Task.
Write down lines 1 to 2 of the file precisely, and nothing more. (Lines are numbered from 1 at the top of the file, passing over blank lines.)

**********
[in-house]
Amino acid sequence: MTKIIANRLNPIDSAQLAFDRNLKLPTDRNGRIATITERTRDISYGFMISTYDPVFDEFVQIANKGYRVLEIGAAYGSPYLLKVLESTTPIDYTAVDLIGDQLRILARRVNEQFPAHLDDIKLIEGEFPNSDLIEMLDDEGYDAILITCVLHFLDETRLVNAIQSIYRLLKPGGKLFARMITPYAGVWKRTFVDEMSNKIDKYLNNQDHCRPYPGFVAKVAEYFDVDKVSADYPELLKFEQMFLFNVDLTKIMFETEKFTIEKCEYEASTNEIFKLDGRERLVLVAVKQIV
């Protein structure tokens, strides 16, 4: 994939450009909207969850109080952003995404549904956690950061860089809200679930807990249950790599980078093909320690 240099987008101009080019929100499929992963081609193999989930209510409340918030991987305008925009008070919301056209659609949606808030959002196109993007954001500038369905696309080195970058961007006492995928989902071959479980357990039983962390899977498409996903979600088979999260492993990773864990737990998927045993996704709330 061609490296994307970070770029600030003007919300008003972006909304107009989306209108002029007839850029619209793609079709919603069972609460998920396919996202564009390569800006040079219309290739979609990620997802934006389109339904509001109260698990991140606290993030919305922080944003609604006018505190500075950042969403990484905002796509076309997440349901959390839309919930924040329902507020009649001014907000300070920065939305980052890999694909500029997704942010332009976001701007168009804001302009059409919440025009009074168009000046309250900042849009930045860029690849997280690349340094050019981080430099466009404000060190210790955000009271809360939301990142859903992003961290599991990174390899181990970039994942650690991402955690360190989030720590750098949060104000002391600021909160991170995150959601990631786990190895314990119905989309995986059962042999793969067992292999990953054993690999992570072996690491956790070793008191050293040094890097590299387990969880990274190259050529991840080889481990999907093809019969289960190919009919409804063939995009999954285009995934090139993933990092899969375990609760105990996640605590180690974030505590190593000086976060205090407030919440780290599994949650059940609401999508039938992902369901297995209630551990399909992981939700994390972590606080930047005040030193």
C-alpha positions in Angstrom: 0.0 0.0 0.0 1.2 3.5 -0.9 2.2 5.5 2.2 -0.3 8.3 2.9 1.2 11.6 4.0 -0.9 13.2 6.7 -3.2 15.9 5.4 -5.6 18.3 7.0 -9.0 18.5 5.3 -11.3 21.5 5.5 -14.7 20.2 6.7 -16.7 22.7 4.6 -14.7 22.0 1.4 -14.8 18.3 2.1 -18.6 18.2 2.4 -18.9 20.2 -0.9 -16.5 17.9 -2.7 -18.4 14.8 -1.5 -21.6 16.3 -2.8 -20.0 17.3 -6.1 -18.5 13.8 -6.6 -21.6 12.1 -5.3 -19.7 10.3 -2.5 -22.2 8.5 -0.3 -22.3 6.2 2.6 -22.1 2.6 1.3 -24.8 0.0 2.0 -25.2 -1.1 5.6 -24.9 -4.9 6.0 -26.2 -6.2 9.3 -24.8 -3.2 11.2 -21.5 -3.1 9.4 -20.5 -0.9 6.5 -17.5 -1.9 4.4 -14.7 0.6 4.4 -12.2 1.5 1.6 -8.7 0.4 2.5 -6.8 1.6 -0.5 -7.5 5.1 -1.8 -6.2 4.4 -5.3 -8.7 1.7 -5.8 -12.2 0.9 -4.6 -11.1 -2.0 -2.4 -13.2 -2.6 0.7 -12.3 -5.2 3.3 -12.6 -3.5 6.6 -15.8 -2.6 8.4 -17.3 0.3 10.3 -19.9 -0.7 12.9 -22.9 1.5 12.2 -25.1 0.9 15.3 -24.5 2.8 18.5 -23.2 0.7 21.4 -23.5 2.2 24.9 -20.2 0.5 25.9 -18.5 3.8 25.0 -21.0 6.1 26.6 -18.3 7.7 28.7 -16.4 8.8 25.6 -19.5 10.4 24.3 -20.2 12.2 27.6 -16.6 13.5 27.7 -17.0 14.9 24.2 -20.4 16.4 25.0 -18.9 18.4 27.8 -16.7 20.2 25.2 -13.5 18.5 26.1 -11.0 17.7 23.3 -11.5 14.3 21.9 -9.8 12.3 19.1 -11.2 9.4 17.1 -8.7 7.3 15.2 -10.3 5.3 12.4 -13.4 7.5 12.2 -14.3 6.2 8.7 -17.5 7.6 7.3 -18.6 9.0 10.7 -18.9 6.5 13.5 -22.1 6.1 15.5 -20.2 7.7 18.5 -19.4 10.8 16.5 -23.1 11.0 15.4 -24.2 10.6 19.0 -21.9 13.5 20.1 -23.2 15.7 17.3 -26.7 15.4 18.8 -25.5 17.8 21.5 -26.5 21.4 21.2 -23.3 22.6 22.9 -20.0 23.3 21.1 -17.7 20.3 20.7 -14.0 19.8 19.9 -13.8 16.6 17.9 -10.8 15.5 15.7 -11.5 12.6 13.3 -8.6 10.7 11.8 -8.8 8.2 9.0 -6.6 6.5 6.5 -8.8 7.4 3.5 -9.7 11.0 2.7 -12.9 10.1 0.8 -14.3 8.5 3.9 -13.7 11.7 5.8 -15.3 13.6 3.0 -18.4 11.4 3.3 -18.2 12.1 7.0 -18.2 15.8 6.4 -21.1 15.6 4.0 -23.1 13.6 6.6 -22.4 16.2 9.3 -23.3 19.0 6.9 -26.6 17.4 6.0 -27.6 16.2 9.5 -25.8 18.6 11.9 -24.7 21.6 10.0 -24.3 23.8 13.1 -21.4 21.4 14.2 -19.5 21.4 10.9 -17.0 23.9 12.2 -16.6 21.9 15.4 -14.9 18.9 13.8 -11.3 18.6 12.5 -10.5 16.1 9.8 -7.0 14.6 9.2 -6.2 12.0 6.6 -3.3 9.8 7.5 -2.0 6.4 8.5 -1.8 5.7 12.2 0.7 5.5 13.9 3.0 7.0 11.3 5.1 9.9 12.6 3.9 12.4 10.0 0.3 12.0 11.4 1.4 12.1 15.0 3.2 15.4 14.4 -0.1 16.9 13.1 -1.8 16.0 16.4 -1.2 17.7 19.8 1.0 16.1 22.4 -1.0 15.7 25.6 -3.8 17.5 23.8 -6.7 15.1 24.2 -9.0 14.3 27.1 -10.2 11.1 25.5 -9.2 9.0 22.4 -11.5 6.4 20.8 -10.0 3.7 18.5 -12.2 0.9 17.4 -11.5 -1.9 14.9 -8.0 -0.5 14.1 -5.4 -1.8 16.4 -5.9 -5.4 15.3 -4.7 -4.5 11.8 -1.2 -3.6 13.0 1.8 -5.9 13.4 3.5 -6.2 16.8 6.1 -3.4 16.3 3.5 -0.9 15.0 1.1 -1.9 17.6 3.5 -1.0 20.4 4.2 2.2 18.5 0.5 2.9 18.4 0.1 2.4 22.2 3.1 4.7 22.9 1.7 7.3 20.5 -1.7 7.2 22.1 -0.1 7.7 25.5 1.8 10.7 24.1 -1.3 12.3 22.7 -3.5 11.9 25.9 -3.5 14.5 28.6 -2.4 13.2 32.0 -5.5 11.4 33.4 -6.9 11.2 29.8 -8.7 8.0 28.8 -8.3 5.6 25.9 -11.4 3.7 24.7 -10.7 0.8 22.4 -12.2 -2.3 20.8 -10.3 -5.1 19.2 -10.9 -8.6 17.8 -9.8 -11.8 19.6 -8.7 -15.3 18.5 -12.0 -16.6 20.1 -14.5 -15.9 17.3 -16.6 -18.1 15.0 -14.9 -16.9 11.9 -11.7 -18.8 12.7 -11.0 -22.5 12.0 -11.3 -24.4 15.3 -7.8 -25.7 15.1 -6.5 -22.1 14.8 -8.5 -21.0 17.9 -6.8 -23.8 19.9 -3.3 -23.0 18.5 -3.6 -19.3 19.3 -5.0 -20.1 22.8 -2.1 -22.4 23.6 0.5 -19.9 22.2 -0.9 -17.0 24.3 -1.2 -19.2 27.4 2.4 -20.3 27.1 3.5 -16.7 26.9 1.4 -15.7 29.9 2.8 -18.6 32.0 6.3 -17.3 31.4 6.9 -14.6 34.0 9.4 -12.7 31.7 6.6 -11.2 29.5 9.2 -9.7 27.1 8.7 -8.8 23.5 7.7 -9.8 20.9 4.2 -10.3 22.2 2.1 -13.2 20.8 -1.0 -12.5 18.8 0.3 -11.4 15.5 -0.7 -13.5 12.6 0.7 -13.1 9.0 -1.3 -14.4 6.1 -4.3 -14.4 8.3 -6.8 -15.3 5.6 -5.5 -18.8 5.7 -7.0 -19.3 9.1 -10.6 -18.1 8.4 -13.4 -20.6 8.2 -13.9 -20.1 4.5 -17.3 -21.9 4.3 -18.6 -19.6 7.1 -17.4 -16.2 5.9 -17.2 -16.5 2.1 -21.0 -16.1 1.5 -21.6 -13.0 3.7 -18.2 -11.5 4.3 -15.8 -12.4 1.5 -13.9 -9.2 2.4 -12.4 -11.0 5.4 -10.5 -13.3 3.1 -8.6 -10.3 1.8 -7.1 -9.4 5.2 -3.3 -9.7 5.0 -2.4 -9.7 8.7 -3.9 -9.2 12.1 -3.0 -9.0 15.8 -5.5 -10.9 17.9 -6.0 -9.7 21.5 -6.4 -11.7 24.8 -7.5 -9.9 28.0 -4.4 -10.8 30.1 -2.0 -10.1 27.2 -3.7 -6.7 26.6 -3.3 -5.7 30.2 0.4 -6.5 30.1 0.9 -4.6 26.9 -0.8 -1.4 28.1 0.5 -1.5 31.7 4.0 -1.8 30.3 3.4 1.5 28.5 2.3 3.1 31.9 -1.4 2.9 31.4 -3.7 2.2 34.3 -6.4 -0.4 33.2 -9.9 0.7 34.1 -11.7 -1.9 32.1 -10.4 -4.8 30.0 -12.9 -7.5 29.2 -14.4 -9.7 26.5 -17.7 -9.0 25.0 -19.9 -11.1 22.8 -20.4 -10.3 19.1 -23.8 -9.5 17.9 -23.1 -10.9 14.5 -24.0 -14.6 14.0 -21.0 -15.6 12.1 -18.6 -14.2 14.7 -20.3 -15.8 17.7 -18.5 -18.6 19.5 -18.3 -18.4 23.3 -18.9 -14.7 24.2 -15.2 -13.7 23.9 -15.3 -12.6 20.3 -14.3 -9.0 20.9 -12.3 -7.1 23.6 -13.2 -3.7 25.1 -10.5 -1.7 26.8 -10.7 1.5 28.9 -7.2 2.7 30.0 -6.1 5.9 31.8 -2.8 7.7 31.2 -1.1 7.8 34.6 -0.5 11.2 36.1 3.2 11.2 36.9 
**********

[in-house]
Amino acid sequence: MTKIIANRLNPIDSAQLAFDRNLKLPTDRNGRIATITERTRDISYGFMISTYDPVFDEFVQIANKGYRVLEIGAAYGSPYLLKVLESTTPIDYTAVDLIGDQLRILARRVNEQFPAHLDDIKLIEGEFPNSDLIEMLDDEGYDAILITCVLHFLDETRLVNAIQSIYRLLKPGGKLFARMITPYAGVWKRTFVDEMSNKIDKYLNNQDHCRPYPGFVAKVAEYFDVDKVSADYPELLKFEQMFLFNVDLTKIMFETEKFTIEKCEYEASTNEIFKLDGRERLVLVAVKQIV